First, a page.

1. Ms. Ott

    Hunters will be doing Hawaii a great service by hunting the deer. I’d prefer to see them eradicated rather than merely reduced. As Senator Kahele points out in the video, deer are an invasive pest. Folks with no experience of them look at a dear and think, Bambi. Others, such as myself see decimated gardens and friends suffering from Lyme’s disease. Hunters, may you be blessed with good fortune and a bullseye shot.

    Anyone out there have good venison recipies to share?

    Reply
  2. Joanne

    Not all of us feel that the deer should be eradicated. Hunting provides delicious & nutricious FOOD for our family as well as recreation & exercise. If the ranches don’t want the deer on their land, they should think about erecting higher fences to keep them out. They may not be native animals, BUT are a big part of Hawaiian history as they were gifts to the King…yes people, they were gifts that the king so graciously accepted & raised. Now here you are trying to get rid of them, killing off these animals and wasting the meat too!!! I bet these people protesting the animals (deer, sheep, goat & pig) are non native as well…perhaps you should eradicate yourselves by leaving Hawaii! Leave the deer alone…you’ve already done enough damage to the sheep & goats on mauna kea!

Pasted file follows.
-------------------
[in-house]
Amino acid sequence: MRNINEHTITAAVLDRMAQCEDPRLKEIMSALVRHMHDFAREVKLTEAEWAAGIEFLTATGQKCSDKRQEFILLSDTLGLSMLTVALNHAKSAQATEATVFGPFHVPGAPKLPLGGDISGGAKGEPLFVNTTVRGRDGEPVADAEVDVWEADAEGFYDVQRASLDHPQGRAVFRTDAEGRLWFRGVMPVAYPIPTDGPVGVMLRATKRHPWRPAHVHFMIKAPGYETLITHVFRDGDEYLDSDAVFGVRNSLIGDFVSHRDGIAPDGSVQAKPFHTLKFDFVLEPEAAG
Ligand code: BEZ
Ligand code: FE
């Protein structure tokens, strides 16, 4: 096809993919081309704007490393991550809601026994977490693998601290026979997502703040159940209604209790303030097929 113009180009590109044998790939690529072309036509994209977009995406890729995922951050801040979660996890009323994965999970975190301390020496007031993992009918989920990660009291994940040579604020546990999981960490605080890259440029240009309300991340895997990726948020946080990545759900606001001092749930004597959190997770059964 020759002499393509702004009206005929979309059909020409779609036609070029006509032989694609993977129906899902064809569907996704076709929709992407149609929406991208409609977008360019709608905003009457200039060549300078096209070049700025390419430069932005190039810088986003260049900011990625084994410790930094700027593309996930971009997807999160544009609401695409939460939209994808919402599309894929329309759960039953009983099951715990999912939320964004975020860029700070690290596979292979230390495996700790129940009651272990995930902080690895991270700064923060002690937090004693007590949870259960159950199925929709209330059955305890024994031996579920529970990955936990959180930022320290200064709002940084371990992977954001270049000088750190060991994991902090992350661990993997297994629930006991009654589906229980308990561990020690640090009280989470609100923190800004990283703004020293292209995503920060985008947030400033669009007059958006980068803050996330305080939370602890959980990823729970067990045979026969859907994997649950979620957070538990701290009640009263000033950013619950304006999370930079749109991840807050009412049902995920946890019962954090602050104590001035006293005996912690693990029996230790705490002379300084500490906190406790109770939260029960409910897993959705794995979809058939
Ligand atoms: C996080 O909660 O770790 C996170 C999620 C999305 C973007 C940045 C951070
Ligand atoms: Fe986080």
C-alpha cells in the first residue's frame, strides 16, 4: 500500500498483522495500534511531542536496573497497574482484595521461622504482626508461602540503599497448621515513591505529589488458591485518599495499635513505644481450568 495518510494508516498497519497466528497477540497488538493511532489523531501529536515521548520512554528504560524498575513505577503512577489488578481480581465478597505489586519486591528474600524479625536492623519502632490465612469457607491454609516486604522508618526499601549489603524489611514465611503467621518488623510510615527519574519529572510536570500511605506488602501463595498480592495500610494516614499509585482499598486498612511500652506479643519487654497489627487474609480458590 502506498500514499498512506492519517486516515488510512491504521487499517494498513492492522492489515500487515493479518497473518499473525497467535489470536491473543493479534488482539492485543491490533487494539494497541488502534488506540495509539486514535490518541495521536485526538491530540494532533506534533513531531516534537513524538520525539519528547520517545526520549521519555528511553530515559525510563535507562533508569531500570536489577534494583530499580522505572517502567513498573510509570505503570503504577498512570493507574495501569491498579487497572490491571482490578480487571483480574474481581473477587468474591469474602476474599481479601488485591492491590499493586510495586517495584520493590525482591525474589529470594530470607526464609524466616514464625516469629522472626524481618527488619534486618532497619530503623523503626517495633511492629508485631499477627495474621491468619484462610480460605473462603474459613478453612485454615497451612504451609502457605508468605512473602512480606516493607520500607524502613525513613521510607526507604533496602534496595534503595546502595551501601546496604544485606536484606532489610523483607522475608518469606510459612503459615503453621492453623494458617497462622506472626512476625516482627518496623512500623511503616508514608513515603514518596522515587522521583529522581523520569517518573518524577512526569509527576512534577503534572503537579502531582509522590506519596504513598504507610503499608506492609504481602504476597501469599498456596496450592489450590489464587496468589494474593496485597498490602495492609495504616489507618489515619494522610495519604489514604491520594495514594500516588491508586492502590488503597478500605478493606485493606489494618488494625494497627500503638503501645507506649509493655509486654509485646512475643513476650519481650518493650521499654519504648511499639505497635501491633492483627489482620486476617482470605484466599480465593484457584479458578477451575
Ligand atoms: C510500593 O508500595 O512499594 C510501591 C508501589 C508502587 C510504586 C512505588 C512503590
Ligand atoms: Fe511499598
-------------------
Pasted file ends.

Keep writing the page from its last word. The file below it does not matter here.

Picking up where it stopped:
…and are there any recorded cases of Lyme disease in Hawaii? I’ve never heard of any!

    Reply
  3. M. Among

    The State and Country would be doing a big dis-service to the people of the Big Island, money spent on eradication could be put towards managing the population of the Axis deer..
    lot of one sided propaganda has been put out…
    Find out how much money Lanai makes during the hunting seasons there.. Hotel, car rental, food service, gas, everything to do with hunting.. money for the State and County…
    plus food for the residence of the Big Island…
    All the so called sightings……NO Proof….

    Reply
  4. TMarsh